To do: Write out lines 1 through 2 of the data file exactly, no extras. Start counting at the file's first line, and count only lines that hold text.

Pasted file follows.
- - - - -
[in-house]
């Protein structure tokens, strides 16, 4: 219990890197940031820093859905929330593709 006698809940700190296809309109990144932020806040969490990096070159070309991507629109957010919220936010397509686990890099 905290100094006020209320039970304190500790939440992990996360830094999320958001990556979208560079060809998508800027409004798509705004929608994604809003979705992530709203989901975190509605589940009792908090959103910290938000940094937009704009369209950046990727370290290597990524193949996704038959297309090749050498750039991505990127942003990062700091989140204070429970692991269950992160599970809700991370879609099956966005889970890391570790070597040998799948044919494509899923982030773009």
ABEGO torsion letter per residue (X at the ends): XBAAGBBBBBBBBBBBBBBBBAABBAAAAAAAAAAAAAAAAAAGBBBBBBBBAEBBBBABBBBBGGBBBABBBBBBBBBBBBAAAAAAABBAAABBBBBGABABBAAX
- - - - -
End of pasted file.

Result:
[in-house]
């Protein structure tokens, strides 16, 4: 219990890197940031820093859905929330593709 006698809940700190296809309109990144932020806040969490990096070159070309991507629109957010919220936010397509686990890099 905290100094006020209320039970304190500790939440992990996360830094999320958001990556979208560079060809998508800027409004798509705004929608994604809003979705992530709203989901975190509605589940009792908090959103910290938000940094937009704009369209950046990727370290290597990524193949996704038959297309090749050498750039991505990127942003990062700091989140204070429970692991269950992160599970809700991370879609099956966005889970890391570790070597040998799948044919494509899923982030773009």